Seeking Piano Lovers

But how does piano sound now?

Pianos are sounding very much better. They sound at least equal to the sound of the DAC8. At the same time just about every other instrument including human voices sound better. As I’ve said, in really surprised about the bass. One of my favourite pieces of music is Saint Saen’s so called “Organ” Symphony. The big treat is in how low the organs dive. This DAC does those bass pipes justice. Also base heavy music like Massive Attack, ‘Unfinished’ is pretty spectacular.

Of course, this is a perfect time of the year, I can listen to music all day long. Of course, there are limits, my daughter is doing her PhD work and her cousin is doing her undergraduate work so, I’m not able to open up the volume much. When they go for their obligatory afternoon run . . .

Lovin’ It.

Great to hear. Thanks!

With Snowmass I don’t miss any bass detail with DSD Sr vs Benchmark DAC 3. The bass is phenomenal - totally accurate and not bloated.

I suspect it is your hearing adjustment. A more accurate bass can be less resonant and sound less boomy or attention grabbing. However, after a time you start to hear details in the bass that are only apparent with a tight clean bass response. Revel is one of the very very few speakers with an accurate bass response. Most speakers have a hump in the bass which tends toward impressive one note sound. Most tube power amplifiers will tend to make the bass overly warm even with the most accurate designs like ARC (unless you carefully choose the tubes).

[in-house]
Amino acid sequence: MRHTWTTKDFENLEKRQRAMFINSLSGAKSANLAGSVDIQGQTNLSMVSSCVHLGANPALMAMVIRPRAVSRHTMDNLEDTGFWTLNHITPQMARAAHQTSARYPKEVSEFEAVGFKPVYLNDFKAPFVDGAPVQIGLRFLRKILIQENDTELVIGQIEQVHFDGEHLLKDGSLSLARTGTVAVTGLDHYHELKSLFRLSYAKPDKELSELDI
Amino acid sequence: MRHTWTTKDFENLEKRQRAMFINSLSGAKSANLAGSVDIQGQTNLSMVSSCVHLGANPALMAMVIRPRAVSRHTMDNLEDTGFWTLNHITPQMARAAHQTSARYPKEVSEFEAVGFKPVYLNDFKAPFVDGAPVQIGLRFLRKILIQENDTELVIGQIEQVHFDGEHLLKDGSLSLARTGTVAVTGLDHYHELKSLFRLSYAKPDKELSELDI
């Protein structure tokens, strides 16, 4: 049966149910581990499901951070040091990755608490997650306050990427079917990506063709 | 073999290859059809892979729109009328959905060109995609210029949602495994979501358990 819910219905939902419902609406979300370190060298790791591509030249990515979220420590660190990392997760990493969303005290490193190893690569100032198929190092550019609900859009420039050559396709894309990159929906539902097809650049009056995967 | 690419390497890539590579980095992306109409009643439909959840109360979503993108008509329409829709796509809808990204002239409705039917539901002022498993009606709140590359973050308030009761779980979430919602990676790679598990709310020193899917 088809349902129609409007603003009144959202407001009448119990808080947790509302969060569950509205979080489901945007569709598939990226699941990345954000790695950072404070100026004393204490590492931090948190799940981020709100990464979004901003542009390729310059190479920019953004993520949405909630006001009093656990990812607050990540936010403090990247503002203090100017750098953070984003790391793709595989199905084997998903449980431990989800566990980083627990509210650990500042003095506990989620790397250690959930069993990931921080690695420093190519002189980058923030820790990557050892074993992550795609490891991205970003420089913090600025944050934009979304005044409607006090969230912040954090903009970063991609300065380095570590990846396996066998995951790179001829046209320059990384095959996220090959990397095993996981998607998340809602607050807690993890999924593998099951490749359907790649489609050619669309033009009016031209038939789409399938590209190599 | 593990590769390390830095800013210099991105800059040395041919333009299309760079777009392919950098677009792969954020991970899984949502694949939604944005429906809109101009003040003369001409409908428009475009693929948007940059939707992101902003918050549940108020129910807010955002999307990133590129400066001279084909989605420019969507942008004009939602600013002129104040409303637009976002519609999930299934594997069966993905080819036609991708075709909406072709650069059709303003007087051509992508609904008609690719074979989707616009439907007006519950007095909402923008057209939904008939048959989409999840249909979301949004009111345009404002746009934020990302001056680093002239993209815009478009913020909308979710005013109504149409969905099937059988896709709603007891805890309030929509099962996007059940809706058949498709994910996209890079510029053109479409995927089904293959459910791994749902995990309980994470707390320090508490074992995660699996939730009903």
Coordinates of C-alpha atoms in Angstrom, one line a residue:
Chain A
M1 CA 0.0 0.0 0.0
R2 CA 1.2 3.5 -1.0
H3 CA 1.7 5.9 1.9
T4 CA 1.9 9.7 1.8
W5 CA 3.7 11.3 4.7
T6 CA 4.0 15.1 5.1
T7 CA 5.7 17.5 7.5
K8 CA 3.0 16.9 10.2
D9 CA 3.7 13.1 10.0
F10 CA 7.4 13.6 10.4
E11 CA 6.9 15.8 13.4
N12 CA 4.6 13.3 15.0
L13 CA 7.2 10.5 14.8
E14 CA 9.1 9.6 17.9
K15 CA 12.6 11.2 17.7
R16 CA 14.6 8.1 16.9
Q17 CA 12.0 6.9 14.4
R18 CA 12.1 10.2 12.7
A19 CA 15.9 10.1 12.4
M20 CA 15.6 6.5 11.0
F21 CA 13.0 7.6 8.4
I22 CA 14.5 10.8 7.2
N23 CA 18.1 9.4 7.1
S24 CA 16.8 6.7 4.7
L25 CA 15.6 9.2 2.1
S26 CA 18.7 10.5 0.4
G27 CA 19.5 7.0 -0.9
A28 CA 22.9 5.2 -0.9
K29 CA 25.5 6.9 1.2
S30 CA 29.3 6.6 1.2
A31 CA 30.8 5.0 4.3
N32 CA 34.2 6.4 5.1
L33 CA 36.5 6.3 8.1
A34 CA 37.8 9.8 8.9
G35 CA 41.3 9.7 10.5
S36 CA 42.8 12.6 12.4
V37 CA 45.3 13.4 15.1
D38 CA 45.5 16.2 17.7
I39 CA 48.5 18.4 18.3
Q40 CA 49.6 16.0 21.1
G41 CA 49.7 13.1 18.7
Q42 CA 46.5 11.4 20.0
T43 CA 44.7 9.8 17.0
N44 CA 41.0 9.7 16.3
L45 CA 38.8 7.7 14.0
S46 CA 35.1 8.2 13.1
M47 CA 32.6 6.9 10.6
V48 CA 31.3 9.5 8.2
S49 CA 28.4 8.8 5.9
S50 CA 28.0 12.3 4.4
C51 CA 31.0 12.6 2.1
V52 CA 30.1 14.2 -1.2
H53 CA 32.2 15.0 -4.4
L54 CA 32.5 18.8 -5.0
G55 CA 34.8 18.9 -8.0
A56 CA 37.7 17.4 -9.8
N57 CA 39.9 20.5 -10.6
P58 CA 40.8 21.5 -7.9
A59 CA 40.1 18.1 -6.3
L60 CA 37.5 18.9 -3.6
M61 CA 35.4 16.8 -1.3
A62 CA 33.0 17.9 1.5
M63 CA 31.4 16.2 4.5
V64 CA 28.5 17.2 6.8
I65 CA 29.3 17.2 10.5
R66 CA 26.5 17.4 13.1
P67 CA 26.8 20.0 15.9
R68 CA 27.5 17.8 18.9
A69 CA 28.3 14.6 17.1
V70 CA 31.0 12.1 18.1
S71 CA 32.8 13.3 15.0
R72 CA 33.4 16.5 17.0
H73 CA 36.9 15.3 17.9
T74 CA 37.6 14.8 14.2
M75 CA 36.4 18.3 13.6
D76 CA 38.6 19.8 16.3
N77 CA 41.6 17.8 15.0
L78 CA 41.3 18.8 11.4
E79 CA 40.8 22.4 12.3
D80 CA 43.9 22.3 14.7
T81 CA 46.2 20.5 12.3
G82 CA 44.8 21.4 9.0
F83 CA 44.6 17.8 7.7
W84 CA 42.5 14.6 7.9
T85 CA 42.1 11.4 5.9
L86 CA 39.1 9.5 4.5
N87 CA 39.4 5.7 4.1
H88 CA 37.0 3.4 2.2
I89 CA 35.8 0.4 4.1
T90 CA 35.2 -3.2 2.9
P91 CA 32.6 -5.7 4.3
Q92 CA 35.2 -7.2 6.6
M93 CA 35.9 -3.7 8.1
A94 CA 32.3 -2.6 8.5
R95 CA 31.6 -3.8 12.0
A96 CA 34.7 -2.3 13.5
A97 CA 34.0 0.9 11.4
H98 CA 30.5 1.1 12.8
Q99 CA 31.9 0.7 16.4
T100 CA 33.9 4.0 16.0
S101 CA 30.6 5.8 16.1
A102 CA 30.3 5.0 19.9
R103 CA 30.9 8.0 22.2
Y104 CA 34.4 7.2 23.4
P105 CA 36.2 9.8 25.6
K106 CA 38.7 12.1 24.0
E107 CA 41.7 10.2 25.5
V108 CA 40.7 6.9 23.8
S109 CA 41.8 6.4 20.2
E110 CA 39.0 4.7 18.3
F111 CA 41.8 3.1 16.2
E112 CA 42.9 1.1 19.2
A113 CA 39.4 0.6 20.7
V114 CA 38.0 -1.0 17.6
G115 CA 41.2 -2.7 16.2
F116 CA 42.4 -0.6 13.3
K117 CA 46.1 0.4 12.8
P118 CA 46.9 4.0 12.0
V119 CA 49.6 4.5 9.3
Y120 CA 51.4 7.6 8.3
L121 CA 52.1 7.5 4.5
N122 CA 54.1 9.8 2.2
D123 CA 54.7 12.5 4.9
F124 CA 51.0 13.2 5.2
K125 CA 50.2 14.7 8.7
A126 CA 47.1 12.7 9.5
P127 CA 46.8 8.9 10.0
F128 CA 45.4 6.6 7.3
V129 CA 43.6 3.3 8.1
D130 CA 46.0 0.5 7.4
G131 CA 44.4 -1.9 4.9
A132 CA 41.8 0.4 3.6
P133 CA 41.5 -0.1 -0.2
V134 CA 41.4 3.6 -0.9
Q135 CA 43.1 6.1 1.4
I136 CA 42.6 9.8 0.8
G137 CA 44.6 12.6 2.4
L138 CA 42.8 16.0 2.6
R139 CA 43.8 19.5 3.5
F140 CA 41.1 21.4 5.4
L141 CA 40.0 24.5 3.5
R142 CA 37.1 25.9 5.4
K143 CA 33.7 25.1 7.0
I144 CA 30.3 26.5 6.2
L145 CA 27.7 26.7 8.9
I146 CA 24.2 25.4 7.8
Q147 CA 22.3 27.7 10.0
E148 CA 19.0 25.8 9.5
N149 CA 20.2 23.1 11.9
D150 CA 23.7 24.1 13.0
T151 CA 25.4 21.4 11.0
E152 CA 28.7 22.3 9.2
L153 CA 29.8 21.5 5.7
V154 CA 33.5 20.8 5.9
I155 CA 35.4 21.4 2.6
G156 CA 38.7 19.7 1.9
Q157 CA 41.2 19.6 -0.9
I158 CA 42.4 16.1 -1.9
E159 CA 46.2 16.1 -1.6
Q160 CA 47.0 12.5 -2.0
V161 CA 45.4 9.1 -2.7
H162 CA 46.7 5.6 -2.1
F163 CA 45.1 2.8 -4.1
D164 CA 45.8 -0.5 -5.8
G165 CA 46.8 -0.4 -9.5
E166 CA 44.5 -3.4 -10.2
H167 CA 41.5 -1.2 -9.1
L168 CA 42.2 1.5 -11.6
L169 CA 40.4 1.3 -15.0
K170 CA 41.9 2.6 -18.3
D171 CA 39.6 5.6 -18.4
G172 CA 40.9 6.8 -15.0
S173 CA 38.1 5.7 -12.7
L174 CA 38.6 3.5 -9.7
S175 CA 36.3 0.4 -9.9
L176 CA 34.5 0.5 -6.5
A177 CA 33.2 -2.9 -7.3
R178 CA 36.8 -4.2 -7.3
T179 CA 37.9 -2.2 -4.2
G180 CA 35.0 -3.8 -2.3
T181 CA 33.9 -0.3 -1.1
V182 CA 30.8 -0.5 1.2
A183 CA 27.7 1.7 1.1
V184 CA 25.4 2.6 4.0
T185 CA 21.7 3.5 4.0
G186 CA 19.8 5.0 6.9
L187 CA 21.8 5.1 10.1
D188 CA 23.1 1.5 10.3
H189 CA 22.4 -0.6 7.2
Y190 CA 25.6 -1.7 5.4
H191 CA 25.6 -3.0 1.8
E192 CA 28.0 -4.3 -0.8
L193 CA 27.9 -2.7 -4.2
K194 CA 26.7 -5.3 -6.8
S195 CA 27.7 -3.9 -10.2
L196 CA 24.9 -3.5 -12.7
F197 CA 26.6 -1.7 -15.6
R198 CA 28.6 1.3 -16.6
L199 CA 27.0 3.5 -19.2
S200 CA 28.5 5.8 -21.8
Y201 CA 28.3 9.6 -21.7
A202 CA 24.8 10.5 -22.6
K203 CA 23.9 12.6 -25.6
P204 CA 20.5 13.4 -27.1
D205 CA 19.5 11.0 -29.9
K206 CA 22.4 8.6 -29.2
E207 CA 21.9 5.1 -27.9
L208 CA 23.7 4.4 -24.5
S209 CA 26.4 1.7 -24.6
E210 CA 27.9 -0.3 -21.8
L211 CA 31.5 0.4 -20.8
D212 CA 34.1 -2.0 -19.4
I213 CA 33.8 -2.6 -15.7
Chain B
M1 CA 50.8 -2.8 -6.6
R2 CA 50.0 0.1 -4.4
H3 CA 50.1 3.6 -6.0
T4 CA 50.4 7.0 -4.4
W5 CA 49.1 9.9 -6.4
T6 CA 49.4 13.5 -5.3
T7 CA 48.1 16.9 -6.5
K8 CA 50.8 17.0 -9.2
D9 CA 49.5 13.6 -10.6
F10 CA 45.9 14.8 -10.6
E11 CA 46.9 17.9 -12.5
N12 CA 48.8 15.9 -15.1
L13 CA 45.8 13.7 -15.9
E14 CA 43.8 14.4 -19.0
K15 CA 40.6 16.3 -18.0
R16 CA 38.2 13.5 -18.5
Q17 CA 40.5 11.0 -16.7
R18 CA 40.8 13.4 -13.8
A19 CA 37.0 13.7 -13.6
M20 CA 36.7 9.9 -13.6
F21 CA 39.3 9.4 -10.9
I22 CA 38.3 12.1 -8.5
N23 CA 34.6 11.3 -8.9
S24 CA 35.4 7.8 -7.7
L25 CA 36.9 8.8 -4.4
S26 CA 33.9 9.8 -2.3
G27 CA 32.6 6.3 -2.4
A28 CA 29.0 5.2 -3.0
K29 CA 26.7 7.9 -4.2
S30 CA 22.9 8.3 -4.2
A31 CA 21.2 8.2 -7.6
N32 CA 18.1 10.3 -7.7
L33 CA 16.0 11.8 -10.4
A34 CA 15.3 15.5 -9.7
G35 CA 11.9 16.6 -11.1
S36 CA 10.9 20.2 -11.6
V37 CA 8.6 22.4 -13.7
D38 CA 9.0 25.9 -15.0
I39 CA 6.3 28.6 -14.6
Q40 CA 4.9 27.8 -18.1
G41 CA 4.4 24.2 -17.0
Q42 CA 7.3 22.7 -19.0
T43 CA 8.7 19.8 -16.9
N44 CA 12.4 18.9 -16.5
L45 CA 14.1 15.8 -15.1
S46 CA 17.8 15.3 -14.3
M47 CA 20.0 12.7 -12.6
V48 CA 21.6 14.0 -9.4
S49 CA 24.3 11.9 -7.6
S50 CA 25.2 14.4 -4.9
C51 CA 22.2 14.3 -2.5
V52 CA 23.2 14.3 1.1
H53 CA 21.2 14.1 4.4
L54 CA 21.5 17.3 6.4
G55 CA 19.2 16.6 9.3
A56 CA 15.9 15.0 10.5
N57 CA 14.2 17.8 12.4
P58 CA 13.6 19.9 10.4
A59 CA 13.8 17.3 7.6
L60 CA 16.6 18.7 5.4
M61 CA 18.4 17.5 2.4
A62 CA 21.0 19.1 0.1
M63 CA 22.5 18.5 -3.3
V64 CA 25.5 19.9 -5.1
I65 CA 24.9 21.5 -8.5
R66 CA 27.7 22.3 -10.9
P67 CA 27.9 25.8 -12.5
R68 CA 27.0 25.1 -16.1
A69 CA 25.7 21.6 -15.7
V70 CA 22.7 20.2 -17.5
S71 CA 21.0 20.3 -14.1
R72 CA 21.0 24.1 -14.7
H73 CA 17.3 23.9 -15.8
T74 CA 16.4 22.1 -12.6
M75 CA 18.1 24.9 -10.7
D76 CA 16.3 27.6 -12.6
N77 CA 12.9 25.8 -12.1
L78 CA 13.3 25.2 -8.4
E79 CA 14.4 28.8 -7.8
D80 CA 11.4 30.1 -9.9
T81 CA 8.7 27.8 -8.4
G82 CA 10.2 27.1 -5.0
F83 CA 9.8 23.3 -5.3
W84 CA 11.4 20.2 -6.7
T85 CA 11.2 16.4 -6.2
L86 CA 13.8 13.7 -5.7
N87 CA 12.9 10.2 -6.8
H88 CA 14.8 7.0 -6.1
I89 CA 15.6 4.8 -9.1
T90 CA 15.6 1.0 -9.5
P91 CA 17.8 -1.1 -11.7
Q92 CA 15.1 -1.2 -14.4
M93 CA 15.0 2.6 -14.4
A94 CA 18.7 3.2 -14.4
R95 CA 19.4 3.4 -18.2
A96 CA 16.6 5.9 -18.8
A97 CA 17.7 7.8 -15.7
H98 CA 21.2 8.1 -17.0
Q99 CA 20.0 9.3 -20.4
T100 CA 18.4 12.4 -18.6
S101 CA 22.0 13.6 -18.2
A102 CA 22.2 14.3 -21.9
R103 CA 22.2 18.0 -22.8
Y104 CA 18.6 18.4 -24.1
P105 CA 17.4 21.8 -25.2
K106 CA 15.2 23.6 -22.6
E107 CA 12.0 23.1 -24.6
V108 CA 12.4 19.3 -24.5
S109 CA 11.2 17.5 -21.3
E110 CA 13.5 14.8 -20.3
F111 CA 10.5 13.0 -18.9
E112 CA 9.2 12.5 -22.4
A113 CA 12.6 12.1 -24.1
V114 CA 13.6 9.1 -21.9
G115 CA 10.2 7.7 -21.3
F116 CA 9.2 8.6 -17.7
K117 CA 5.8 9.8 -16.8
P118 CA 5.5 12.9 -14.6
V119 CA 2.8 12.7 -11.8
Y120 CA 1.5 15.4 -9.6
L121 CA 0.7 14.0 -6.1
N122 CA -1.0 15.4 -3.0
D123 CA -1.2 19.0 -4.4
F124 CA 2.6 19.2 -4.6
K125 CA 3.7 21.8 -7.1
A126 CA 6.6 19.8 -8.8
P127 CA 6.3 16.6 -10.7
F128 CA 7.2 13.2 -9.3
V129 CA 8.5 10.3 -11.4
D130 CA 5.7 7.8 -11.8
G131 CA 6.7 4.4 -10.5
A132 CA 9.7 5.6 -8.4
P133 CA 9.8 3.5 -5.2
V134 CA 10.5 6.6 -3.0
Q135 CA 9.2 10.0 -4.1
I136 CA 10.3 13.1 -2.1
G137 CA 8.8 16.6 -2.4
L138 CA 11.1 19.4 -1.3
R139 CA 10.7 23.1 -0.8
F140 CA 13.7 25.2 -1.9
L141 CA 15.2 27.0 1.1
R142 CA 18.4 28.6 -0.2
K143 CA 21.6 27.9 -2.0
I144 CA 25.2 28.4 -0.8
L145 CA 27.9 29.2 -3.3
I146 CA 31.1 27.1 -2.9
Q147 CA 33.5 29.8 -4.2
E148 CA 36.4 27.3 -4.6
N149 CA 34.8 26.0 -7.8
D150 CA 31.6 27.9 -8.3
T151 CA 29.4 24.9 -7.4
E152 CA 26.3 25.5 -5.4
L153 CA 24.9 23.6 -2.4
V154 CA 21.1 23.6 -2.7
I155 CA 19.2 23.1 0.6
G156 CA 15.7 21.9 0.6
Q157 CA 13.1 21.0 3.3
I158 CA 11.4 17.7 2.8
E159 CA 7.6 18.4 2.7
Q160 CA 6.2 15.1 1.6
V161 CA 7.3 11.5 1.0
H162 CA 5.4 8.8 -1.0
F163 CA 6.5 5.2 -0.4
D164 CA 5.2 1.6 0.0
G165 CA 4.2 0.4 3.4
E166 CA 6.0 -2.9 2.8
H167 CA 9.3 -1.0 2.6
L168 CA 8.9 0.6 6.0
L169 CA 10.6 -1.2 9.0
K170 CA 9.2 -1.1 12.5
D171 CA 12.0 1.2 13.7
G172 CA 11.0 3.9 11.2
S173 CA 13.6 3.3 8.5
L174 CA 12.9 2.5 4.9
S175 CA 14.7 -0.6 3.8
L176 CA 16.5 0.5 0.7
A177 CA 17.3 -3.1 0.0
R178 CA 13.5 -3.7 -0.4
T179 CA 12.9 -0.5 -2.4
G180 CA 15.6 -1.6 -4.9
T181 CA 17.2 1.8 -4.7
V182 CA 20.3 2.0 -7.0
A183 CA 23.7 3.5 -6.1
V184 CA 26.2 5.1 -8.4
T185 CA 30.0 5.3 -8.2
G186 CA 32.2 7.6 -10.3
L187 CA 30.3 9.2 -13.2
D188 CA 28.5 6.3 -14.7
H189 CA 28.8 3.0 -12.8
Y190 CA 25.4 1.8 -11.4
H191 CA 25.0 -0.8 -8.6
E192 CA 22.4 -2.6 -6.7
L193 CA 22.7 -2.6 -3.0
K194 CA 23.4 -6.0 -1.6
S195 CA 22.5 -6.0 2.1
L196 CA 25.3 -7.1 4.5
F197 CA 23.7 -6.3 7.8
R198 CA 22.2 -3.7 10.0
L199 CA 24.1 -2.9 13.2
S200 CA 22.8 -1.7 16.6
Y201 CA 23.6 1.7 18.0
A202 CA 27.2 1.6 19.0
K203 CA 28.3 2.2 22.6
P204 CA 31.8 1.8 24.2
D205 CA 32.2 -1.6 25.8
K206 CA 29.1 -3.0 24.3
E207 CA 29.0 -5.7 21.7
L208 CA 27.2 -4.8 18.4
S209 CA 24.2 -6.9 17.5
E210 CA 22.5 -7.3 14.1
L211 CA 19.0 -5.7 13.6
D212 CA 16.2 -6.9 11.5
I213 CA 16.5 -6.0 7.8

I find a tube preamp with SS power amp can sweeten the bass up just enough and give it just that little bit of AC/DC punch without becoming to overbearing. Your room will be a big factor too - some rooms give way too much bass from room modes.

My room heavily favours the thinner lower mid range of the DSD Sr.vs Benchmark DAC 3. DSD Sr really is a superb sounding DAC - very smooth without loss of detail.

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Okay, I’m not sure how to express how much I’m in love with this DAC. In the past, I’ve devices that got me listening to my music in a new way but never like this. It probably not a very elegant way of expressing the experience but, it’s as if the DAC is sucking every last bit of playability from my recordings.

I’ve, for the first time, experienced DSD in my home and, I’m afraid, there is no turning back. What an incredible experience to hear Bizet - ‘L’Arlesienne and Faure - Masques et Bergamasques (L’Orchestre de La Suisse Romande: Pentatone) in DSD - freakin’ amazing!

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Wonderful!

Are you now pleased with the piano sound?